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King Lear as a Tragic Hero

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Introduction

King Lear as a Tragic Hero Definition Websters New Collegiate Dictionary defines tragedy as: a medieval narrative poem or tale typically describing the downfall of a great man.(1) The Tragic Hero as a Pitied Person. In his book Poetics, Aristotle told as his idea of the tragic hero. He says that by reading the tragedy, the reader should feel pity or fear about a certain character which is the tragic hero. "The change of fortune presented must not be the spectacle of a virtuous man brought from prosperity to adversity." He establishes the concept that the emotion of pity stems not from a person becoming better but when a person receives undeserved misfortune and fear comes when the misfortune befalls a man like us. This is why Aristotle points out the simple fact that, "The change of fortune should be not from bad to good, but, reversely, from good to bad."(2) Lear, as K. S. Mirsha describes him, is a towering figure, who is every inch a king. ...read more.

Middle

Being eminently good is a moral specification to the fact that he is virtuous. He still has to be to some degree good. Aristotle adds another qualification to that of being virtuous but not entirely good when he says, "He must be one who is highly renowned and prosperous." He goes on to give examples such as Oedipus and Thyestes."(4) King lear, as we can see, is not a perfect person. He is affected by the sweet words of his two eldest daughters. He also deprived, Cordelia, his youngest daughter from her right as a heir just because she was not as smooth-tongued as her sisters. Here, the imperfection of Lear is obvious, he is just a normal person who is touched by soft words. Knowing the tragic flaw of Lear, we ask ourselves: Why cannot he be a perfect person? Aristotle gives two reasons why the tragic hero cannot be perfect. First, because the misfortunes of a perfect hero would appear odious and offend our sense of justice; and secondely it would not allow action at all. ...read more.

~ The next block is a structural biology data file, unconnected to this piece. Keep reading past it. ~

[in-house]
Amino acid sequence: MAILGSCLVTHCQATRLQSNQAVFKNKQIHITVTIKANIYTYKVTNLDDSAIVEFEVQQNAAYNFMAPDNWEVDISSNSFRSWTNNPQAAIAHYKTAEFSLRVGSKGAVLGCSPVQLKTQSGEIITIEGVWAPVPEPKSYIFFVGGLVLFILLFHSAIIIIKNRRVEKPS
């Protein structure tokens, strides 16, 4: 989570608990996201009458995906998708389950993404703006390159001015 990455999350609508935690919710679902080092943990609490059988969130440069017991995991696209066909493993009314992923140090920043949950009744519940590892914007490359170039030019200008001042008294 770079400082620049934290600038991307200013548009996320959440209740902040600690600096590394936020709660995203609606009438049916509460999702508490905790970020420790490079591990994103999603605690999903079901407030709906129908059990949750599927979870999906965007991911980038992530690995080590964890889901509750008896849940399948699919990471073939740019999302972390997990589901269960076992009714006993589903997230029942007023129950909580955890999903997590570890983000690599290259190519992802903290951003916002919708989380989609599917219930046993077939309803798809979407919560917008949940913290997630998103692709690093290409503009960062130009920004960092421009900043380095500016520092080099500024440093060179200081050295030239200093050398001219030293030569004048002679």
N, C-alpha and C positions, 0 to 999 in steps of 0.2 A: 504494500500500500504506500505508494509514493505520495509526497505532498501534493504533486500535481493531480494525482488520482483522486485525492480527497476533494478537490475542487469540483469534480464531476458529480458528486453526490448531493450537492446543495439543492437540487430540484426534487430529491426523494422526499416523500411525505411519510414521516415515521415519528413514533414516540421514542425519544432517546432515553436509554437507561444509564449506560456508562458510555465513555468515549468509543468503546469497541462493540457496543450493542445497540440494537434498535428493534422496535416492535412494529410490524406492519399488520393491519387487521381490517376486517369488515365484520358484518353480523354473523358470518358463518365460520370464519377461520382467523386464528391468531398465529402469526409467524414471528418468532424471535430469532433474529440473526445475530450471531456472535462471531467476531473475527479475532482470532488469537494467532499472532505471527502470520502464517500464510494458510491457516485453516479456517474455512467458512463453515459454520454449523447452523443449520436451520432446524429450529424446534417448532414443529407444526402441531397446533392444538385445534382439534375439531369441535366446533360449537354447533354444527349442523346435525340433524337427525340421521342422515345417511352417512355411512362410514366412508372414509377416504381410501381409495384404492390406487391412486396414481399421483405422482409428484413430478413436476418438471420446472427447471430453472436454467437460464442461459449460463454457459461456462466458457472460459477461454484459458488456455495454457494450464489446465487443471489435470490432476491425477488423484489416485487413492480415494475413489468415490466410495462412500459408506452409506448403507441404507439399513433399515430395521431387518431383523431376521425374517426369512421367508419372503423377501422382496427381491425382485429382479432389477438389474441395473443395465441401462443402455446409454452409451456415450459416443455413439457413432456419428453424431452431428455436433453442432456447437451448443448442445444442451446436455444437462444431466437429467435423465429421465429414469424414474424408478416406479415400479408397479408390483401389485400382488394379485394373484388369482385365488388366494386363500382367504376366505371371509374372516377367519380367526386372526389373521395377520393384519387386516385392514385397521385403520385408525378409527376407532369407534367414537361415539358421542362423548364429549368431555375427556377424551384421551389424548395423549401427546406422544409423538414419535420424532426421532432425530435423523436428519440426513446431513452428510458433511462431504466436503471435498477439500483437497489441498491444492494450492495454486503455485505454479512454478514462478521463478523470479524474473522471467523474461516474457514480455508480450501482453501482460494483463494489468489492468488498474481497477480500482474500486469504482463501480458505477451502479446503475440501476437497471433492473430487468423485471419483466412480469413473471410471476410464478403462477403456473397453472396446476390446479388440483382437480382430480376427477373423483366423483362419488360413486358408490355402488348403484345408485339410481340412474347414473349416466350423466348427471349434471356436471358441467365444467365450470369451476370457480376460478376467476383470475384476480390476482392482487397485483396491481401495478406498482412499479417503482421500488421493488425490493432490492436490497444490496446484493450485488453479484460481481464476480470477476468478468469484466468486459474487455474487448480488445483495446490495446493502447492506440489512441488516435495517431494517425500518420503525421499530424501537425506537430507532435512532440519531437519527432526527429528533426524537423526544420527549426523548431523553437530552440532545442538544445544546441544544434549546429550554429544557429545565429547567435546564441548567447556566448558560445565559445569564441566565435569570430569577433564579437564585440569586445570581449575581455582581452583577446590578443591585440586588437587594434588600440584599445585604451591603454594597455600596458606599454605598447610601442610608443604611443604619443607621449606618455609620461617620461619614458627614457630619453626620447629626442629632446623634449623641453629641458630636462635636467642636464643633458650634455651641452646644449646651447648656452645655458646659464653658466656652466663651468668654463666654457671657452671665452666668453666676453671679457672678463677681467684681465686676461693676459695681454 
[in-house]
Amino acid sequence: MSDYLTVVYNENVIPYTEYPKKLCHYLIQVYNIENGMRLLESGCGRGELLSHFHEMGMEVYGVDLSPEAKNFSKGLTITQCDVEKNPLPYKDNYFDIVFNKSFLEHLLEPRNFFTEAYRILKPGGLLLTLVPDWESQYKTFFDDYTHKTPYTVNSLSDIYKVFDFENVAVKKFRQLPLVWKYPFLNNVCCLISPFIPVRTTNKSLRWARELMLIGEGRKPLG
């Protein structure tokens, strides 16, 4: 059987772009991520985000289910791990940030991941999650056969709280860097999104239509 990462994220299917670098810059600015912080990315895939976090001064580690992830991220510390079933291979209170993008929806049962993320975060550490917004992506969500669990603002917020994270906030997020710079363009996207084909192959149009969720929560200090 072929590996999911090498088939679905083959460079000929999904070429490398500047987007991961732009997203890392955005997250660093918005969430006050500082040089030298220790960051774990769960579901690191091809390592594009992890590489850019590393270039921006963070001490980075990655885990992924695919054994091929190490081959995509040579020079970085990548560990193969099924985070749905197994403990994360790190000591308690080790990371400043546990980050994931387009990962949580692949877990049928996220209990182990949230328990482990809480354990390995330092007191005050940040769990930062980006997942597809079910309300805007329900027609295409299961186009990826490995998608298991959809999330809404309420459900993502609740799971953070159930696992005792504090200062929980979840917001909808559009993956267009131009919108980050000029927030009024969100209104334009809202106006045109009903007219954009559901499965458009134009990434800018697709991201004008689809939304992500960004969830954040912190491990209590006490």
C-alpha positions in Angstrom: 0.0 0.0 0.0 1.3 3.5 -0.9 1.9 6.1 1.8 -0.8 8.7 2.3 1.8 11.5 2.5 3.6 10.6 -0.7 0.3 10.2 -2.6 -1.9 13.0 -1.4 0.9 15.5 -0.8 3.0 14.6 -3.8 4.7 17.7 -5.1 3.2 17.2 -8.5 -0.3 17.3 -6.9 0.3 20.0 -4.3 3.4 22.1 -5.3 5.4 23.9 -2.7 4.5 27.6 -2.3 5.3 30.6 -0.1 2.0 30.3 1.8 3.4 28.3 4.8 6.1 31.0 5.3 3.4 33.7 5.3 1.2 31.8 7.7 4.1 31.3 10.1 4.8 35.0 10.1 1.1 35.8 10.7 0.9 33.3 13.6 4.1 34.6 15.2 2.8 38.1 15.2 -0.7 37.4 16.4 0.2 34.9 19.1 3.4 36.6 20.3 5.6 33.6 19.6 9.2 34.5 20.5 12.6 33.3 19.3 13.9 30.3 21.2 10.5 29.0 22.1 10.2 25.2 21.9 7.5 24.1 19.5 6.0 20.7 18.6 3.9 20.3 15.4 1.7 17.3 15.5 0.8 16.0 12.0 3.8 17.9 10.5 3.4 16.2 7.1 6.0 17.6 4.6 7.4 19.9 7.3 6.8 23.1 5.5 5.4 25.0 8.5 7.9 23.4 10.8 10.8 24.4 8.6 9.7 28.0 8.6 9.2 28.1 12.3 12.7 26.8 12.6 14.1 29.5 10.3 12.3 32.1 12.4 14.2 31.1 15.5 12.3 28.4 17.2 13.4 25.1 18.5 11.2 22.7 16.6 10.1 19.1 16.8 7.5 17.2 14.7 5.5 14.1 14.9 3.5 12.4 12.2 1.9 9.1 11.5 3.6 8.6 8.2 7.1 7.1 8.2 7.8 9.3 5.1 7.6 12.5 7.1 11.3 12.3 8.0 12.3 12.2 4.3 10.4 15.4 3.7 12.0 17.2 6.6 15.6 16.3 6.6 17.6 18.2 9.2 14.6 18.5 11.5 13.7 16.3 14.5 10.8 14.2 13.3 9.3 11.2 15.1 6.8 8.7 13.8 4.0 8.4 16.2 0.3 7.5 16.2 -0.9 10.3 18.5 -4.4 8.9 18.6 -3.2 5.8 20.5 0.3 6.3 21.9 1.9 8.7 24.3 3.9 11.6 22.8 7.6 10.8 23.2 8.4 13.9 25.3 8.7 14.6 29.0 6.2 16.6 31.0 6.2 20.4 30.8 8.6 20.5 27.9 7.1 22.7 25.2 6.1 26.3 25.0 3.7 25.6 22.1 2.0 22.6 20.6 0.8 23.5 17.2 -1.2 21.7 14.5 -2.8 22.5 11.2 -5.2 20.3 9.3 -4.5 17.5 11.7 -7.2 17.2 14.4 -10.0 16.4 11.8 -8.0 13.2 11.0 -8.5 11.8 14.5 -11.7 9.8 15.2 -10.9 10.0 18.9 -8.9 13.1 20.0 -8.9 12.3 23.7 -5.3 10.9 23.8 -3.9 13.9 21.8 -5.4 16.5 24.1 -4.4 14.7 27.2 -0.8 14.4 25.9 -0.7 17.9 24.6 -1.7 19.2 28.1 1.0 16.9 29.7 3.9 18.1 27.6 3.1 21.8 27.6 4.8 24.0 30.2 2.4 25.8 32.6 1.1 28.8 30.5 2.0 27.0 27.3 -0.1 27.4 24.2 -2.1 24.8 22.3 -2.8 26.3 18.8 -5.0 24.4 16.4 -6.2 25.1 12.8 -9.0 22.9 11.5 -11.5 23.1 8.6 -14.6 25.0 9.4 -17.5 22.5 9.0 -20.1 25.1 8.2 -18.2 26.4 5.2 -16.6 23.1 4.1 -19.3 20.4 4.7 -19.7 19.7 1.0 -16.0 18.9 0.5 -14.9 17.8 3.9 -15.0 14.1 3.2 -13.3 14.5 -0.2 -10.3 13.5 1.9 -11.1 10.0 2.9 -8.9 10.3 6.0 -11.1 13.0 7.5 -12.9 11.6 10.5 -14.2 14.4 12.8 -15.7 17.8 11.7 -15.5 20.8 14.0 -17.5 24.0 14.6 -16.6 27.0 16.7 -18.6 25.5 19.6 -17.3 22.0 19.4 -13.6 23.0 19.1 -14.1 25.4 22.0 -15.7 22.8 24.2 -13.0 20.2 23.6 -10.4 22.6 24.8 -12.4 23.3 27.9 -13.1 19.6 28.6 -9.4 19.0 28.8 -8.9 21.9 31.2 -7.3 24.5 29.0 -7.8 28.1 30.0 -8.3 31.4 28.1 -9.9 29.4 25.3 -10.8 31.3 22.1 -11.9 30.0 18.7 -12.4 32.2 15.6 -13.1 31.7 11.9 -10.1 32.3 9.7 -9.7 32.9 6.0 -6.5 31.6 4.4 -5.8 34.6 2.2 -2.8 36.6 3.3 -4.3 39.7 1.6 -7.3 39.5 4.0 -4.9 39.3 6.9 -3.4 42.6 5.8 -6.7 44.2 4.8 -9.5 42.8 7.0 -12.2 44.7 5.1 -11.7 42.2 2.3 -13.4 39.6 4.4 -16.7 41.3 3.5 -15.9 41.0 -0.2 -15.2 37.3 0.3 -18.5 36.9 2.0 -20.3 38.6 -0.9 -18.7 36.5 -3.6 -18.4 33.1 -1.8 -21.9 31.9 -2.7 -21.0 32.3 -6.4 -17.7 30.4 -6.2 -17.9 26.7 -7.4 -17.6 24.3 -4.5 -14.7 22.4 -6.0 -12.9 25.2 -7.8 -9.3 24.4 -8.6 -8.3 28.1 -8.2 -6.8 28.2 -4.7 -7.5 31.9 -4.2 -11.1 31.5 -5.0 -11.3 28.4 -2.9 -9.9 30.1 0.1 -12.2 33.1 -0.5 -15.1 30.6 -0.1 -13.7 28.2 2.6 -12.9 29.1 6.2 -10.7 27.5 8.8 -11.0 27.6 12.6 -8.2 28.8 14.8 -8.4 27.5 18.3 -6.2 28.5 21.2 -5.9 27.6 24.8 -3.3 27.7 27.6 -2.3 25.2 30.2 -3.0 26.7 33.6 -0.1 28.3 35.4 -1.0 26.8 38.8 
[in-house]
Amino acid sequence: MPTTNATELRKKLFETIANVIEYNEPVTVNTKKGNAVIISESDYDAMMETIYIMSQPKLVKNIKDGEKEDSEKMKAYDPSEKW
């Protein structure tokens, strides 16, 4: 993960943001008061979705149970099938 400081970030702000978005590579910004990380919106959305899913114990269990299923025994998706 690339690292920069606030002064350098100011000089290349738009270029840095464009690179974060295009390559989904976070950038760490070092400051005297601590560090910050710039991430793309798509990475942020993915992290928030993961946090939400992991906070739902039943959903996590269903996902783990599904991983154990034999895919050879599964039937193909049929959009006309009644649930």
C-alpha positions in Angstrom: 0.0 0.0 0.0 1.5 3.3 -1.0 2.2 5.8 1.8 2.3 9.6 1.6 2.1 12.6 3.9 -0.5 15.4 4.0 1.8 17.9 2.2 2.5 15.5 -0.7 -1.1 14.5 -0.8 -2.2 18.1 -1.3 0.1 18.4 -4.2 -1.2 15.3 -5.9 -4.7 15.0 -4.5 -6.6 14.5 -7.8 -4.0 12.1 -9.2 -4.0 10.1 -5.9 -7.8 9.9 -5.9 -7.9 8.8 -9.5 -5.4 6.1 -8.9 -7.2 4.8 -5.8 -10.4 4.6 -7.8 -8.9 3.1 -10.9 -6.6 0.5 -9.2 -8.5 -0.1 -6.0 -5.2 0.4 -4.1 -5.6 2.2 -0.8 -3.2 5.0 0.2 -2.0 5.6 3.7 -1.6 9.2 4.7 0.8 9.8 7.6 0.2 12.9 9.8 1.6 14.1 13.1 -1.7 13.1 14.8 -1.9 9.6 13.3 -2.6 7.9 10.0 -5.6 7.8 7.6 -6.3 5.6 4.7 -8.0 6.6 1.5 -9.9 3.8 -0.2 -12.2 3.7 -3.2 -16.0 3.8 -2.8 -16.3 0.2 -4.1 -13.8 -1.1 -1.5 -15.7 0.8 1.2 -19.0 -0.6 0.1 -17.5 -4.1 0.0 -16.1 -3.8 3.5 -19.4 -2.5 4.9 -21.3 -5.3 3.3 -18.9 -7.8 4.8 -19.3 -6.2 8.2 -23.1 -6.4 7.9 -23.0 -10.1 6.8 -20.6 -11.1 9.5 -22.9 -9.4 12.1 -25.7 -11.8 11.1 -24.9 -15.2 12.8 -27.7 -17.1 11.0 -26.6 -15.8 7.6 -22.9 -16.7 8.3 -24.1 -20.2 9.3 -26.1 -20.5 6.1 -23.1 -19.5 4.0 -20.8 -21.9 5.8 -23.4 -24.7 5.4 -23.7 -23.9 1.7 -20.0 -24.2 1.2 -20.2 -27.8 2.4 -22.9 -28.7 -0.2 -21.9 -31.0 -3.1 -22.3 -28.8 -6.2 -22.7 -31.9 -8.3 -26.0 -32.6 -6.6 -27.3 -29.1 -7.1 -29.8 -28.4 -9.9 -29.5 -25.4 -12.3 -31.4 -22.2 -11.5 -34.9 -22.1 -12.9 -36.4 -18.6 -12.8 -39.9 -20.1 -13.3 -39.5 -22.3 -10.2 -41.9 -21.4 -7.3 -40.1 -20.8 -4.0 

Conclusion

In king Lear, Lear suffers throughout the play because of his ill judgement. He is confronted with the inhumanity of his daighter as a result of trusting them and depriving his youngest daughter of his fortune. At the end of the play Lear discovers his fault and became nearer to the reality that he was mistaken to Cordelia. This insight did not come to Lear, until he went through the bitter taste of suffering. Aristotle defines discovery as "a change from ignorance to knoledge" it may imply the identity of a person or the discovery whether someones has done or not done something. Discovery, therefore includes the revealing of the whole state of affairs, about which there was previous ignorance or mistake. Thus hamartia, peripety and discovery all go together to bring about the tragedy. Hamartia, therefore, implies the "error of ignorance".(7) Lear does not realize he has commited an error until he has suffered. This suffering is so hard for Lear that it drives him crazy. He finally realizes his mistake in giving the kingdom to his two savage daughters and disowning the one daughter who loves him. ...read more.

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